Hope & Harmony Farm peanuts.

Photo courtesy of Royal Oak Peanuts

Peanuts

From the imagination of Antonio Gentile, a schoolchild in the “peanut capital” of Suffolk, was born a true cultural icon: Mr. Peanut. Local lore (and a surviving illustration) has it that in 1916, Gentile submitted a sketch (maybe, or maybe not, for a contest) of a suave peanut-about-town, “Mr. P-Nut Planter,” who would go on to become that now-world-famous monocled and spats-wearing ambassador for the Planters Nut and Chocolate Company based in Suffolk.

Peanut-growing is still a tradition in this area of Virginia. Jeffrey Pope is the fourth generation in his family to farm peanuts on the same land. What’s known as a “Virginia” peanut, he explains, doesn’t actually have to be grown in Virginia, but is the largest variety of peanut, best for snacking and “gourmet” packaging. The Pope family’s Hope & Harmony Farms grows about 400 acres of peanuts and offers a range of peanut products, including traditional salted (their most popular); sriracha, habanero, and lime-flavored varieties; raw peanuts; and peanut candies. Pope is particular to their Cajun peanuts, but he says, “Nothing is better than when we go to harvest the crop, to walk behind the digger and pull the peanuts off and eat them right in the field.” HopeAndHarmonyFarms.com

More Food Capitals
Rural Retreat: Dr. Pepper capital of the world

The beverage was invented in Texas, but tradition holds it was named for drugstore owner Dr. Charles Pepper of Wythe County.

Virginia (Chesapeake Bay): Shellfish capital of the U.S.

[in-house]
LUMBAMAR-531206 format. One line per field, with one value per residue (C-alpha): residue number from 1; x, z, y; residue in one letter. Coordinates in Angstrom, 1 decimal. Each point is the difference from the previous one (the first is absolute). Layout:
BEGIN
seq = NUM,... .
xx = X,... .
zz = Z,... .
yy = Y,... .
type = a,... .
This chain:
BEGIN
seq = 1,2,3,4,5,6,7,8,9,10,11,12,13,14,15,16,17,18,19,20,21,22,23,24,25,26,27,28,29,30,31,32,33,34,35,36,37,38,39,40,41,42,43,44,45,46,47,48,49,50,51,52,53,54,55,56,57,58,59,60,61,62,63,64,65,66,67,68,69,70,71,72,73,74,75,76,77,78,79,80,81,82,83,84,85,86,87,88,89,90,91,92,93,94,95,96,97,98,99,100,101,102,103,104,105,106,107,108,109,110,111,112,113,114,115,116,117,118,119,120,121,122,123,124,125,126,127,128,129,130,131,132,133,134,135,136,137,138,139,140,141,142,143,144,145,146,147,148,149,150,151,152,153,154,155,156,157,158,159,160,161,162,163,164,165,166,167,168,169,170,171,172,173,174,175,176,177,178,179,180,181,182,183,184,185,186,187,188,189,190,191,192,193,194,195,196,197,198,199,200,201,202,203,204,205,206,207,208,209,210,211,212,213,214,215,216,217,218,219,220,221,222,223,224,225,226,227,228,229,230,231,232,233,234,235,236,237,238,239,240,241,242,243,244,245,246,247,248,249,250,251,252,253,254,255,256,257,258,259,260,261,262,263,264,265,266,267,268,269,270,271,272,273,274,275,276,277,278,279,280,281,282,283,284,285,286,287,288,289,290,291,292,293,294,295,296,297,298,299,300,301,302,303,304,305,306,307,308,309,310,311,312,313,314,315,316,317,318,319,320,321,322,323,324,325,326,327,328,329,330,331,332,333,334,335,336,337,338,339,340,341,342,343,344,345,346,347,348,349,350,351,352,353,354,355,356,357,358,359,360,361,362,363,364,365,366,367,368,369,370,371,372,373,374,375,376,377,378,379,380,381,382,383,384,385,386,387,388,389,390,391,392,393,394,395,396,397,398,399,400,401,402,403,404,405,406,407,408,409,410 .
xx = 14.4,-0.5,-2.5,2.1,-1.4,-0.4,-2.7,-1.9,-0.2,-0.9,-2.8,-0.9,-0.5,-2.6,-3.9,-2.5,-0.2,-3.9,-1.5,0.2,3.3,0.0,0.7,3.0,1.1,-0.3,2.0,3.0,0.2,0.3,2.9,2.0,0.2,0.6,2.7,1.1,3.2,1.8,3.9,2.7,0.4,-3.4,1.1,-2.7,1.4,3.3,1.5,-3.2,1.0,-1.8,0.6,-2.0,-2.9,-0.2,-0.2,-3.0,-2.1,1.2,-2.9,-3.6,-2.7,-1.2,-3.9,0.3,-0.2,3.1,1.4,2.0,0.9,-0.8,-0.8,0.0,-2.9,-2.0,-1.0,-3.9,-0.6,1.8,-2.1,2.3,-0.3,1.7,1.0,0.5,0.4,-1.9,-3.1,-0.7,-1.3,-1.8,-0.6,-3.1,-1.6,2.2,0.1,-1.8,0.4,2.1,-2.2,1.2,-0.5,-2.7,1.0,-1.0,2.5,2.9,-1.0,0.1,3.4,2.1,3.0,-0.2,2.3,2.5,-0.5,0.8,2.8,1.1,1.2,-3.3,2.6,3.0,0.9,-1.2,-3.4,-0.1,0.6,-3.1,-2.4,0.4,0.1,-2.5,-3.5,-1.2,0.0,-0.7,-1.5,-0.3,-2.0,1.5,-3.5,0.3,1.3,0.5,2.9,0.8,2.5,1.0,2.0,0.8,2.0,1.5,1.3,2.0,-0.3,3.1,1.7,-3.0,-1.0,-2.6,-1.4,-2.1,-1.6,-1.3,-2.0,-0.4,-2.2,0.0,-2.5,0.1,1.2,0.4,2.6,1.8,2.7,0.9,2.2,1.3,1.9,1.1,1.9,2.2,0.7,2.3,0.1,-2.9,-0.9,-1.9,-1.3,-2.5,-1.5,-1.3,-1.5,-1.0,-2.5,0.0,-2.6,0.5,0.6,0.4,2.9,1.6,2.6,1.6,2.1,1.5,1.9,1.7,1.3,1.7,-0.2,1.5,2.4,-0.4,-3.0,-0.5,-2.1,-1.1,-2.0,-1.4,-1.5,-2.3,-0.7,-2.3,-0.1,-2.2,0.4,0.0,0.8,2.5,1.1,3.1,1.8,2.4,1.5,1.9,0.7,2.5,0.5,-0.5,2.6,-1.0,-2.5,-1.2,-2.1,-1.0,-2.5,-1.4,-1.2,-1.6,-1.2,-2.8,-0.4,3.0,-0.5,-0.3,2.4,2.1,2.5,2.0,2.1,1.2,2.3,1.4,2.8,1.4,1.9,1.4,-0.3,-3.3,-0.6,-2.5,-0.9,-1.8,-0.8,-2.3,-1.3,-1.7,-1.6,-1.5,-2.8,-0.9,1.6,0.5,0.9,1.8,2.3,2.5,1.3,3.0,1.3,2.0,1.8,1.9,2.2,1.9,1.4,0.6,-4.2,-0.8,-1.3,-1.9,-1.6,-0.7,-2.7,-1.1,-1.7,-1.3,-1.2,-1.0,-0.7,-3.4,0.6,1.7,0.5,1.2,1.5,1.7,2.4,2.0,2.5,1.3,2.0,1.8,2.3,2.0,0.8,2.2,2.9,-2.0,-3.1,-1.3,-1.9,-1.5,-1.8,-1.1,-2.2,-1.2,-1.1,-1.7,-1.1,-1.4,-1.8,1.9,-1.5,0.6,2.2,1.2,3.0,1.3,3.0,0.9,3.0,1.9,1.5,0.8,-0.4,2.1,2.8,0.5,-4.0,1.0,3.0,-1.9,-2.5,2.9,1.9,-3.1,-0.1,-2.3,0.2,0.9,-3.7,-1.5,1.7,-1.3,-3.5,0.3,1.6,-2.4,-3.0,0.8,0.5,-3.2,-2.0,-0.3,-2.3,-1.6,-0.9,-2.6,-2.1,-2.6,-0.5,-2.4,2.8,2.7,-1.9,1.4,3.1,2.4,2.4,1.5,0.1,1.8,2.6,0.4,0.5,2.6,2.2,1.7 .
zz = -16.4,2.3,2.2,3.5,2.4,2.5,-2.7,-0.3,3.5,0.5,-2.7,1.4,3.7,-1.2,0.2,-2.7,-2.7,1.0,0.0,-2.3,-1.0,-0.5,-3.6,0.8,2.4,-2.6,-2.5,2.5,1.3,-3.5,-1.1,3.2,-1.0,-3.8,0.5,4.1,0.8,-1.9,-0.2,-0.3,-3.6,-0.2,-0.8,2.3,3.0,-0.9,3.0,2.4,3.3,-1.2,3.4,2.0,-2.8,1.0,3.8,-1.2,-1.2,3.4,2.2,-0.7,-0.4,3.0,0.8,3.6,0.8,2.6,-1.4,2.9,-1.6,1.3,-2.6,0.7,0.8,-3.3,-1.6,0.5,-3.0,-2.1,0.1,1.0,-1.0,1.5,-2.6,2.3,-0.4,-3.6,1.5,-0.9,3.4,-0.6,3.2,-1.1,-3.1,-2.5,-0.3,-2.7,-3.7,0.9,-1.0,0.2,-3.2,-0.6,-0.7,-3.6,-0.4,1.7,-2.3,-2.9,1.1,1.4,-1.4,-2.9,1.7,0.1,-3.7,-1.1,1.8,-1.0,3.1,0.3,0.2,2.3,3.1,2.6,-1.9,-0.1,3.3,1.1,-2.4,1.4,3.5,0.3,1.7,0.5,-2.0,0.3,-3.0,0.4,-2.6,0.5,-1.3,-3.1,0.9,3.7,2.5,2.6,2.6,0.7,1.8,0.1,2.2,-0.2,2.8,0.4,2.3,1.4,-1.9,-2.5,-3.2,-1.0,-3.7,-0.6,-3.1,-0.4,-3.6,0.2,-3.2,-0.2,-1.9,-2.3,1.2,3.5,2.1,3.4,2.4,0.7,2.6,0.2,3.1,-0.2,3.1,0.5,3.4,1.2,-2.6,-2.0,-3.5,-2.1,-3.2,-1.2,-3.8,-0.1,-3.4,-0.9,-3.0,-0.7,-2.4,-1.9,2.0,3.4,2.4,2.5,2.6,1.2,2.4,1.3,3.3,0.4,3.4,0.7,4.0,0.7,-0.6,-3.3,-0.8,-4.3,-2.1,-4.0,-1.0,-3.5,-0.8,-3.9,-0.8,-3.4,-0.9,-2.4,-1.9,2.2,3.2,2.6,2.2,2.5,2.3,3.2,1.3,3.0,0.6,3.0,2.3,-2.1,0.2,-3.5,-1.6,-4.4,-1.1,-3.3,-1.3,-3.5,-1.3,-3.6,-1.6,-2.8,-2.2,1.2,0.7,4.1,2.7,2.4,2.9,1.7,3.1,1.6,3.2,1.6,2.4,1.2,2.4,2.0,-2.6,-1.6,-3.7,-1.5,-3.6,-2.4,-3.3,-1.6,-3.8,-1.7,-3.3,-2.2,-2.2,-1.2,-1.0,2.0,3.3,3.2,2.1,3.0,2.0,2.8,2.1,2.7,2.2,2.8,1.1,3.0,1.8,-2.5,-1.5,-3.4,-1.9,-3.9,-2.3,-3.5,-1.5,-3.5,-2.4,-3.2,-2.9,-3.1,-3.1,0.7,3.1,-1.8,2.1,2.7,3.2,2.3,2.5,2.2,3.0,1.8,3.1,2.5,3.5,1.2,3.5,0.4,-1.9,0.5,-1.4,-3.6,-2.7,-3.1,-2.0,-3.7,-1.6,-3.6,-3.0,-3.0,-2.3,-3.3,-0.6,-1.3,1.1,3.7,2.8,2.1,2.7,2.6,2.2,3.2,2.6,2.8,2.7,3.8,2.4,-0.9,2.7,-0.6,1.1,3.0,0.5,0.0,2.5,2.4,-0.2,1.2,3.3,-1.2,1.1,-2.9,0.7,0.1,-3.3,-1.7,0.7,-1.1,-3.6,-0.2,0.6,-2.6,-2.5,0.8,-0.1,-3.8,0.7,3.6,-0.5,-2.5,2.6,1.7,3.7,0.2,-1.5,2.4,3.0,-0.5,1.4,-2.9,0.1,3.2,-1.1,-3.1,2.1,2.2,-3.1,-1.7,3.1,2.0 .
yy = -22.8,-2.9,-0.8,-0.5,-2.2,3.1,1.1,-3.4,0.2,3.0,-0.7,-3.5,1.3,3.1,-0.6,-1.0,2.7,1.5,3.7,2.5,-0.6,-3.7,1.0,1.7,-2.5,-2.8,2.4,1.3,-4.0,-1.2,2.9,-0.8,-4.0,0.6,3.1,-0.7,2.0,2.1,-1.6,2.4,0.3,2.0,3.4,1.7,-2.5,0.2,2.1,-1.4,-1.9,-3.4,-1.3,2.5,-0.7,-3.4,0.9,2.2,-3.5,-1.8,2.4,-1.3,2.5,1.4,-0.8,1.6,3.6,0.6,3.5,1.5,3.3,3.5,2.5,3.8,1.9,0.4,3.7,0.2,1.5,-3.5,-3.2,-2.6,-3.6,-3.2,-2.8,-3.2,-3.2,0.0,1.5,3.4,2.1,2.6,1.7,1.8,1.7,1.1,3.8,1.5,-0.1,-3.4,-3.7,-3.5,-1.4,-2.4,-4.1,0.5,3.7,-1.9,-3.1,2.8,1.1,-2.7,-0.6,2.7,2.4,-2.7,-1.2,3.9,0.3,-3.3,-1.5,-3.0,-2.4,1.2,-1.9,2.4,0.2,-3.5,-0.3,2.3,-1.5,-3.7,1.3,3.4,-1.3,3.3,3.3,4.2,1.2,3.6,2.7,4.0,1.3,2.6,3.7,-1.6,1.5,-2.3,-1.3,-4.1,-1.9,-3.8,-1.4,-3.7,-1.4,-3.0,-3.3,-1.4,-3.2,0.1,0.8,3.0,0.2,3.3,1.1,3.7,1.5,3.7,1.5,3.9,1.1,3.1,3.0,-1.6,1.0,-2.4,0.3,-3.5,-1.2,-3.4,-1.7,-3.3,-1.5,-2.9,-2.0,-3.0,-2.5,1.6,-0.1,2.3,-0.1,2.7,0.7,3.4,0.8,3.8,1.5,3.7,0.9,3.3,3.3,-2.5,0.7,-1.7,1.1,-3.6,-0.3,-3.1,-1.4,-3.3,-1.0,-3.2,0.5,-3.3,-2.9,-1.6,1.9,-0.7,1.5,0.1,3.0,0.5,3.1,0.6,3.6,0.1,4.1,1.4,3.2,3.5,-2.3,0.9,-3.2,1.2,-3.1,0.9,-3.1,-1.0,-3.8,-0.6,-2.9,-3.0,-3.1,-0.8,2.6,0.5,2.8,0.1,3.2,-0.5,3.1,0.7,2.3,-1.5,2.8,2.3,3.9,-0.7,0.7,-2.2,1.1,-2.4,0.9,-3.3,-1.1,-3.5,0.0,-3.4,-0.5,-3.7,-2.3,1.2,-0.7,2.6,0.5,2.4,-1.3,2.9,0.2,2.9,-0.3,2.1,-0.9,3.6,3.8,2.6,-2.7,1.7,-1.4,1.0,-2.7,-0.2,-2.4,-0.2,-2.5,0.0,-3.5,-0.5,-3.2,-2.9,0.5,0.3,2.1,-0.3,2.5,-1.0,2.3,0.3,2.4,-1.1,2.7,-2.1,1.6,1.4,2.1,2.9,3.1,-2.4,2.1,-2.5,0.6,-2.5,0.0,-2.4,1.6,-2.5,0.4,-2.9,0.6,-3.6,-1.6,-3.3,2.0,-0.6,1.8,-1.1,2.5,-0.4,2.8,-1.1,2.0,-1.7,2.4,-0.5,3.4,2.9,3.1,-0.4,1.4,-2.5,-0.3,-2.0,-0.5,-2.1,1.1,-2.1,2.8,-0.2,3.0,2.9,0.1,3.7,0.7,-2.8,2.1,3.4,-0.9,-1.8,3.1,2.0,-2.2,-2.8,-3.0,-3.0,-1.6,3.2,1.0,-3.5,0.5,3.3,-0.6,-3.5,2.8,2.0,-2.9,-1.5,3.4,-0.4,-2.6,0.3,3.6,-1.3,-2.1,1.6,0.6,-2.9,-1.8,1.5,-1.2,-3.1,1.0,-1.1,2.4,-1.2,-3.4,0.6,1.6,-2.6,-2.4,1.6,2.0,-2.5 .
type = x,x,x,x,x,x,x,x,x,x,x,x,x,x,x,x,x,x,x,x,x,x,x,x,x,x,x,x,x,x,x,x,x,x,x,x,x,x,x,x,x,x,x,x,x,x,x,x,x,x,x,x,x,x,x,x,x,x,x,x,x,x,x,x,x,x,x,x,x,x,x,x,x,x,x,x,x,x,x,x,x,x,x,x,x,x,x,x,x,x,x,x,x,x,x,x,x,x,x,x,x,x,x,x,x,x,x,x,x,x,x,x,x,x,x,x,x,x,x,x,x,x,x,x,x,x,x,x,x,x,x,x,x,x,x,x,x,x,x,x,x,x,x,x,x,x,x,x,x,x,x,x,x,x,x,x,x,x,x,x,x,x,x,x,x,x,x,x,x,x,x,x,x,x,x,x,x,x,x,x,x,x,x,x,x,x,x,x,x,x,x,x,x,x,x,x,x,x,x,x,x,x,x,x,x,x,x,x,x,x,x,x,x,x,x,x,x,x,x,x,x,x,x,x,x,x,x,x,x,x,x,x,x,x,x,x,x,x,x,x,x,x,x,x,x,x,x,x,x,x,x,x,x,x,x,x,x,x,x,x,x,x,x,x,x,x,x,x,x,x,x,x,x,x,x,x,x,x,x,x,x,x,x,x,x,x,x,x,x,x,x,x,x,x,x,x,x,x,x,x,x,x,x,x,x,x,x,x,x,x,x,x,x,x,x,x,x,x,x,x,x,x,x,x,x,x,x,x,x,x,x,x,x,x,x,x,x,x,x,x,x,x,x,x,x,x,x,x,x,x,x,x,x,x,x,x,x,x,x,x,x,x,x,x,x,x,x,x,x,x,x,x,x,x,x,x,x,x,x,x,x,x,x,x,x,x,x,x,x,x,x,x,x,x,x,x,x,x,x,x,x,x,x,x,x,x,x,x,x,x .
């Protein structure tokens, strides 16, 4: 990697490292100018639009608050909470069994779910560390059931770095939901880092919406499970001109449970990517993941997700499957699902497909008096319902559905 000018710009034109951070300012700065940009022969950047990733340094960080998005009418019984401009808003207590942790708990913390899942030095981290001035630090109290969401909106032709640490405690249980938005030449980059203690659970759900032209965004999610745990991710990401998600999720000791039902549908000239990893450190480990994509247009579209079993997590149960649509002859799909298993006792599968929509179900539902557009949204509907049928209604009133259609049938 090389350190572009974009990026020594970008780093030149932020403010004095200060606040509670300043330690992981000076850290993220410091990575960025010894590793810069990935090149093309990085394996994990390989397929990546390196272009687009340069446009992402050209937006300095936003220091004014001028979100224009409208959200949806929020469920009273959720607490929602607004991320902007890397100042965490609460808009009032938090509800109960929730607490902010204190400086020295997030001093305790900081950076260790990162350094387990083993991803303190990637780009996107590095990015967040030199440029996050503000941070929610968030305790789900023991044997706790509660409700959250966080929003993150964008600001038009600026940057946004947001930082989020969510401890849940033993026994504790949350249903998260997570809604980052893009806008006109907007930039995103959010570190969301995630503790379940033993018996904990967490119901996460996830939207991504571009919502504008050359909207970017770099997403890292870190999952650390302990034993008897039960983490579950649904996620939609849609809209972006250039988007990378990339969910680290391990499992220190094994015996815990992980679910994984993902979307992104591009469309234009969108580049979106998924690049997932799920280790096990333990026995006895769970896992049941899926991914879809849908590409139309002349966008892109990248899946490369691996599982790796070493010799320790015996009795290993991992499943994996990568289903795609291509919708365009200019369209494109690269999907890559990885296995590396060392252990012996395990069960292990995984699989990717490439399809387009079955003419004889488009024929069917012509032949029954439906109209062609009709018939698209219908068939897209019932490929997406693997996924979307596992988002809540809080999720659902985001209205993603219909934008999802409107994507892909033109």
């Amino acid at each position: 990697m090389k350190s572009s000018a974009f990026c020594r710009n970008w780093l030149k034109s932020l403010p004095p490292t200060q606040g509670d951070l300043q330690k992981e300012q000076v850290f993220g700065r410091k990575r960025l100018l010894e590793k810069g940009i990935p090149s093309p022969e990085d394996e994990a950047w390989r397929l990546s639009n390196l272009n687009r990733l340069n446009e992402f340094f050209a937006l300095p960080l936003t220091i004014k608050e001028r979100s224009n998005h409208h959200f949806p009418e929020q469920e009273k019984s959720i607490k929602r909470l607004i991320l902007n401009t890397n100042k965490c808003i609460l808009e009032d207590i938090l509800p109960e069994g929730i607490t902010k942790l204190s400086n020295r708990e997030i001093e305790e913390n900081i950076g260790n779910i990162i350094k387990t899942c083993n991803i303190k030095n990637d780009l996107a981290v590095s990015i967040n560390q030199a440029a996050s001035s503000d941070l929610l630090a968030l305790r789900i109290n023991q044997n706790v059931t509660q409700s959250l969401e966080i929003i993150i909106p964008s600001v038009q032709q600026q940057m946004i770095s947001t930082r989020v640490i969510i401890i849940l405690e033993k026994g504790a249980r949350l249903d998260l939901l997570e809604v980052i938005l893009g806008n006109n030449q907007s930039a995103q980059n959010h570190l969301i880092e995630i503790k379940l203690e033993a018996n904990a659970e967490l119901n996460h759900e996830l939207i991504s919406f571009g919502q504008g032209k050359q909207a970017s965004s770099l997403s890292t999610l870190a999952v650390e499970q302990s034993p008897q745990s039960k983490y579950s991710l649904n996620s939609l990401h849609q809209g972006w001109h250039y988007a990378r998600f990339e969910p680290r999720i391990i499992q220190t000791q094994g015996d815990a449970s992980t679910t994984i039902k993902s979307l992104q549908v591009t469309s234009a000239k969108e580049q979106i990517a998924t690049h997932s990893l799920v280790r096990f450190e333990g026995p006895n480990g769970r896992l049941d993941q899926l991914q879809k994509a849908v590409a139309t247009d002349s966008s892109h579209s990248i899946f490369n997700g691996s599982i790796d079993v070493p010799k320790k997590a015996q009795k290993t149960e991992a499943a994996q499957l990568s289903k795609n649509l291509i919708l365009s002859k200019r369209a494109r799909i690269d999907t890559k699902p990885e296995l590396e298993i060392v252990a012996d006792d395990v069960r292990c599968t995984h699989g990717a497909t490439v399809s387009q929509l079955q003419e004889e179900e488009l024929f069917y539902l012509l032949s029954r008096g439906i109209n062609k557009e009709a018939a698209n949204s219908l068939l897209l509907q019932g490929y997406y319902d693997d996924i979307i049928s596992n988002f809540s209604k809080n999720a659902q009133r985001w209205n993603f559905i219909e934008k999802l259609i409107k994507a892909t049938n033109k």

Virginia plants and harvests the most oysters and clams in the country.

Wachapreague: Flounder capital of the world

Home of a world-record fish and a popular sport destination.

Hampton Roads: Coffee capital of the East Coast

Norfolk is the most active coffee port, while Suffolk has the most warehouses and is home to several large roasters.

Other Honors

In addition to its fame for food, Virginia has been cited as the capital of many other shadow nations.

Podcasts: According to a 2018 study by Panoply Media (now Megaphone), Virginia is home to half of the top download-per-capita counties in the country. Falls Church leads the list—maybe D.C. commuters use podcasts to beat Beltway boredom?

Fly Fishing: The Roanoker postulated in 2016 that a long season, vast choices, 5,000 miles of fishable water, and several best-in-business local fishing heroes make Southwest Virginia the fly fishing capital of the world. 

The Internet: According to Submarine Telecoms Forum magazine, as of 2018 Northern Virginia is the leading data center market in the world. Loudoun County’s 75-plus data centers are home to more than 3,000 tech companies, who traffic many virtual bits and bytes.  

Redbuds: The Virginia General Assembly designated Honaker, in Russell County, the Redbud Capital of the World for its plentiful trees, which bloom annually in April. Route 80 is known as Redbud Highway.


This article originally appeared in our Smoke + Salt 2019 issue.